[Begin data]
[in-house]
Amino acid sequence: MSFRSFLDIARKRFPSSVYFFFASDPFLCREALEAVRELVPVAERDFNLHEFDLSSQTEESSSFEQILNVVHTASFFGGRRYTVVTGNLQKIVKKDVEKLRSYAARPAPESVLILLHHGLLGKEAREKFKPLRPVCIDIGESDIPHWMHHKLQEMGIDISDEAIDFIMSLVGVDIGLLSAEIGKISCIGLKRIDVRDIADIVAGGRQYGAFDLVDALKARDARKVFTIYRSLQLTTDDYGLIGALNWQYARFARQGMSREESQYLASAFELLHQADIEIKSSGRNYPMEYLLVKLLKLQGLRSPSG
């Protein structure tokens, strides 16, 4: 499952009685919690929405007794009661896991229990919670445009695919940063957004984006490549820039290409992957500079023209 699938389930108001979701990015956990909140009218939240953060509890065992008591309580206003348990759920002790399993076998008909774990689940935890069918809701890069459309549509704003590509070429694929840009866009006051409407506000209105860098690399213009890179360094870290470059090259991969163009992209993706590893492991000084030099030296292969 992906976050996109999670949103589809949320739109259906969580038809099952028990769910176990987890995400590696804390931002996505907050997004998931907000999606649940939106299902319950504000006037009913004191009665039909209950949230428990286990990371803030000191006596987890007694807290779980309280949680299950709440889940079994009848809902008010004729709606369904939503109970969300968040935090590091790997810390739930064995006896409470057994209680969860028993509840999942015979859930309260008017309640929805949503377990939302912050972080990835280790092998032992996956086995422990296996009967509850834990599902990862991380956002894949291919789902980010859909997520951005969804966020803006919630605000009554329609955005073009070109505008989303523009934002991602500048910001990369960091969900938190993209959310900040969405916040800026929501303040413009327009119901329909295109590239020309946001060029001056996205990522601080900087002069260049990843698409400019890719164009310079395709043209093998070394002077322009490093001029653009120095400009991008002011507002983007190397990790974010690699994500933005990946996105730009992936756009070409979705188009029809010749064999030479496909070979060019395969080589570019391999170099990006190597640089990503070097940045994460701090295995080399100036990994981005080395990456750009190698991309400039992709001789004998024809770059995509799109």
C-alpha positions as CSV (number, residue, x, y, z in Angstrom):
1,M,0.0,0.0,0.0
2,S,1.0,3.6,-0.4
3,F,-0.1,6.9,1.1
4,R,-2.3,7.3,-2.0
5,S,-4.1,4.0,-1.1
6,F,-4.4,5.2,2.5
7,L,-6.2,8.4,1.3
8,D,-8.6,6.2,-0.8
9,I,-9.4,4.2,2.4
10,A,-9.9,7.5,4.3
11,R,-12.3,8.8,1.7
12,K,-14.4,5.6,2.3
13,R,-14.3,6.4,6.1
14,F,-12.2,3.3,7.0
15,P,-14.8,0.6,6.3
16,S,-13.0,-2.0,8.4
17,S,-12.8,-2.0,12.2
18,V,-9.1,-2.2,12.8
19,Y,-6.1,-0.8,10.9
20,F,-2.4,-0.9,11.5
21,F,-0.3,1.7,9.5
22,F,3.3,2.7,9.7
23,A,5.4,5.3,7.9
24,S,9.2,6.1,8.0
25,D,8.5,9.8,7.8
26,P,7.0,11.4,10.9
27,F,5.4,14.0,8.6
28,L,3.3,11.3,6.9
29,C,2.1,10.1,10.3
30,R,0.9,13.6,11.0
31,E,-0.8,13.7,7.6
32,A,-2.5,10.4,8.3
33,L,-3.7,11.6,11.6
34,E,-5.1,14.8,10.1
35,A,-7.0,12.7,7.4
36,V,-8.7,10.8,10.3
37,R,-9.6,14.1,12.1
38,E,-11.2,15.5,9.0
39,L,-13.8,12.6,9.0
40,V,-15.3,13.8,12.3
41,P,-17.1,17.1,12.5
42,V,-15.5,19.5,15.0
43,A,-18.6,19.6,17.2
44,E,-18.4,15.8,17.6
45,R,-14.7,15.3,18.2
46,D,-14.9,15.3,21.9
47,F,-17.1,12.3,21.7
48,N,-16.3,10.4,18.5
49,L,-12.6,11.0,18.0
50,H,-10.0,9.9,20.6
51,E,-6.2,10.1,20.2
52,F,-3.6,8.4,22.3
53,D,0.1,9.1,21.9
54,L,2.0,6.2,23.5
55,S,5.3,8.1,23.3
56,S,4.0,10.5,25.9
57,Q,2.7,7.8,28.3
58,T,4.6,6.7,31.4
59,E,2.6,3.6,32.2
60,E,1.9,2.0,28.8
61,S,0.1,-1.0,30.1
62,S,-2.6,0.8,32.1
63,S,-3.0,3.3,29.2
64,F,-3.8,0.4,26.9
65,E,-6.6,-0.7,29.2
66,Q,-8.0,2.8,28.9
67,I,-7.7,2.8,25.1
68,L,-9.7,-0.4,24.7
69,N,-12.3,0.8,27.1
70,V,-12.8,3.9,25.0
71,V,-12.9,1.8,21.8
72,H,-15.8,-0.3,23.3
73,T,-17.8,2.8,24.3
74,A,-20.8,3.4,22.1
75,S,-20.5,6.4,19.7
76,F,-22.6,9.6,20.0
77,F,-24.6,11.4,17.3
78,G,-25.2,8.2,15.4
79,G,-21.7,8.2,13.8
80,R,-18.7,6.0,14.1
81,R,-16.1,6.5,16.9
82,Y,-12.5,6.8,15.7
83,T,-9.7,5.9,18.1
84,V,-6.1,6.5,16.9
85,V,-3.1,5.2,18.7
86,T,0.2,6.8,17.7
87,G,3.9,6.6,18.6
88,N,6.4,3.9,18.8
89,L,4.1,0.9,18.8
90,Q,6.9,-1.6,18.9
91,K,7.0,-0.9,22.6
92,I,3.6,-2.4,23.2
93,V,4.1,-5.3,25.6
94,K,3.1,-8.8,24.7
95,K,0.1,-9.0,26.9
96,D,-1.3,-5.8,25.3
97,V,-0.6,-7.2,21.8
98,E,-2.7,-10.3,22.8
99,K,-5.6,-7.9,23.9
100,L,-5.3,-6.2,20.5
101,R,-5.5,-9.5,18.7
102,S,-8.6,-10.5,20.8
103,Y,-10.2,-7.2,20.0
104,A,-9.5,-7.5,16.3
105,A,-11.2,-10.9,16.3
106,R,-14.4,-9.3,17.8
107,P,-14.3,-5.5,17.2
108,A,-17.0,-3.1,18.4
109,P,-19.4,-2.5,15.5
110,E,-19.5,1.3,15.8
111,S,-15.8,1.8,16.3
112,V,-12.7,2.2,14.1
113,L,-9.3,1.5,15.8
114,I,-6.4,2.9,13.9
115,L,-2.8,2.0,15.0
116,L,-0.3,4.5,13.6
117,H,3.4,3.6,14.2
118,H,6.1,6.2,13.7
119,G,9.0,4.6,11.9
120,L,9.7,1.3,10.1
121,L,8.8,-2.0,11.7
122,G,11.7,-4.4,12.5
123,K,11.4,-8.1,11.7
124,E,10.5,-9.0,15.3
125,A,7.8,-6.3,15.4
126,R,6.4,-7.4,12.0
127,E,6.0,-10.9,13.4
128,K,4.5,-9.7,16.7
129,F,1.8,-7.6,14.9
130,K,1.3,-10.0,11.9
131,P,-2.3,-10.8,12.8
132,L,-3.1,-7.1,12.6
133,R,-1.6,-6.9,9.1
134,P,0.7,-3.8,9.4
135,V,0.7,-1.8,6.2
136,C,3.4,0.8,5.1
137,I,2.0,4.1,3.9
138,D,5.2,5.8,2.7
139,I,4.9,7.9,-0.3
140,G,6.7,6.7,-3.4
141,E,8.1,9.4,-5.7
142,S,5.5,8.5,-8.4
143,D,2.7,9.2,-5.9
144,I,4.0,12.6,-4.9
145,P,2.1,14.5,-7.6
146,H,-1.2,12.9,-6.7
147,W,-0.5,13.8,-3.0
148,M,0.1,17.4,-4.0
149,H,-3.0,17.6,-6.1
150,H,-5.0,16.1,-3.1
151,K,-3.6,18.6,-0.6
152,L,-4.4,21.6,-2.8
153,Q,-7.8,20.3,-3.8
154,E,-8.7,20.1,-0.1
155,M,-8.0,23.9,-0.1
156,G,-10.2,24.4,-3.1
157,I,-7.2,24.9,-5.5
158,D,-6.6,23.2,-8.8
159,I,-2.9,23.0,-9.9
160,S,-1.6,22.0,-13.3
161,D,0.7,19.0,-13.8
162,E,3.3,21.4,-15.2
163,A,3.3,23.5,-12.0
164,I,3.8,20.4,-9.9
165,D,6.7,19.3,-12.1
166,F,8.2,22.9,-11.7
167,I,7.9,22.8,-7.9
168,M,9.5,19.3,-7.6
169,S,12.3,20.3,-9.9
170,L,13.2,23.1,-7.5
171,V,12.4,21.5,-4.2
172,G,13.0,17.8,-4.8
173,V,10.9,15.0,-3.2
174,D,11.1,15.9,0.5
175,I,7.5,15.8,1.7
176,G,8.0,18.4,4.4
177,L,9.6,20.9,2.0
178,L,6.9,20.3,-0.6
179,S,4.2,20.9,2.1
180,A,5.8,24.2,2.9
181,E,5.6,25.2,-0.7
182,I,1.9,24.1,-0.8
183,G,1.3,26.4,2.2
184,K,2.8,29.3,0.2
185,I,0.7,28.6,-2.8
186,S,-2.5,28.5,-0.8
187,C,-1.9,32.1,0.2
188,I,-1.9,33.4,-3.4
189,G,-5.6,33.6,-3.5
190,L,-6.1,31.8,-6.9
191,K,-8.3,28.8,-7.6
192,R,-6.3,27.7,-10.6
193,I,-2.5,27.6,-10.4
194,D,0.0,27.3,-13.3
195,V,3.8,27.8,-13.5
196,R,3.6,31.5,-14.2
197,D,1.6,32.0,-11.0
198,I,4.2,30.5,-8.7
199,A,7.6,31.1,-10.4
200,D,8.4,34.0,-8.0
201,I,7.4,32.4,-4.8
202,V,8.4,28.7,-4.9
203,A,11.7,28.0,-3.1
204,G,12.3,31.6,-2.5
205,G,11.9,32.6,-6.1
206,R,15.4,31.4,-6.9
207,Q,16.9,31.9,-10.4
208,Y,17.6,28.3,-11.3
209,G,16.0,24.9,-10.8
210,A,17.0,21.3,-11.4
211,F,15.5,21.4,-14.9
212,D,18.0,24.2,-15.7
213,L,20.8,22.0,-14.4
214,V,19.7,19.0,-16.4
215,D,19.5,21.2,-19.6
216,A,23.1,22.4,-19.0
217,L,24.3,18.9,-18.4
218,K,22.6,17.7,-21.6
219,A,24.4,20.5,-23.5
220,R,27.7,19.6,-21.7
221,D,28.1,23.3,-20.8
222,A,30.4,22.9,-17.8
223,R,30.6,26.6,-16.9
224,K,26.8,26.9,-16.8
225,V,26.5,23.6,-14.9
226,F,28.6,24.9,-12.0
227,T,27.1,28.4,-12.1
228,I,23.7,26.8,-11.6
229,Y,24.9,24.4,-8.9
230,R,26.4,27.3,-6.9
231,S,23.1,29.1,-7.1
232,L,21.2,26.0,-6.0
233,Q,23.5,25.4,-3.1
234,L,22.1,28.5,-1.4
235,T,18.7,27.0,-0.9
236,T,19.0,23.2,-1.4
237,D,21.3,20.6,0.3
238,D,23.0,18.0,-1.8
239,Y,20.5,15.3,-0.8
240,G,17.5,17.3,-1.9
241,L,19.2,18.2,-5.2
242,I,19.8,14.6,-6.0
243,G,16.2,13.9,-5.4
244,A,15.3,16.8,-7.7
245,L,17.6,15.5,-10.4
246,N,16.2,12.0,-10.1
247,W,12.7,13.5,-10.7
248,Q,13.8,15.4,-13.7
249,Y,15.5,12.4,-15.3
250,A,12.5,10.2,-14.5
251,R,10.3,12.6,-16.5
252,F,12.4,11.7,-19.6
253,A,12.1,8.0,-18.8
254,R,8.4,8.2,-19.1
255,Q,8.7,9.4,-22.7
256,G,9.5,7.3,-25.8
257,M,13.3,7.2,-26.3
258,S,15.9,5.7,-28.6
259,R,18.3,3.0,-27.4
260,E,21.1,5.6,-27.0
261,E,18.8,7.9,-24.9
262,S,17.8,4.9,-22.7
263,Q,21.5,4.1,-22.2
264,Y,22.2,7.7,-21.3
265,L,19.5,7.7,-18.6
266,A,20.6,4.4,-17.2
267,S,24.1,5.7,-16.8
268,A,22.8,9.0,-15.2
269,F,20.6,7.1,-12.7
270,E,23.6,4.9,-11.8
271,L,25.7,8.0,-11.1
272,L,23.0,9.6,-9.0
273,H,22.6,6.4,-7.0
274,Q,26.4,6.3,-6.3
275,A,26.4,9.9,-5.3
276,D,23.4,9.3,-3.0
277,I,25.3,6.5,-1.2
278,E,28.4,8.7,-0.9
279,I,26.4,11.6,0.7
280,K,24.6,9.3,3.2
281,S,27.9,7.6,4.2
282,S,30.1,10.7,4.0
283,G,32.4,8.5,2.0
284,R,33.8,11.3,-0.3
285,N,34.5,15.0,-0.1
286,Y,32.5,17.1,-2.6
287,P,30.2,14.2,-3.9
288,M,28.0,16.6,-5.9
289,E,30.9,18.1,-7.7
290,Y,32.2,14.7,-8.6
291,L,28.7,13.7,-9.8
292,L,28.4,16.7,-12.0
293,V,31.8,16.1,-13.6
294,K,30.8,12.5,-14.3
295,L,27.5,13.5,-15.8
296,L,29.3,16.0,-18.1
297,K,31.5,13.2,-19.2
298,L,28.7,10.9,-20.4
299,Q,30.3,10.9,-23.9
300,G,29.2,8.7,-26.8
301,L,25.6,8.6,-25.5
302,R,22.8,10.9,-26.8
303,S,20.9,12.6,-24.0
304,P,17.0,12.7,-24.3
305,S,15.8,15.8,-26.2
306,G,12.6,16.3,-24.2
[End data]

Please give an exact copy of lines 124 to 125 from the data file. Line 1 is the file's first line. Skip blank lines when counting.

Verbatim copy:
120,L,9.7,1.3,10.1
121,L,8.8,-2.0,11.7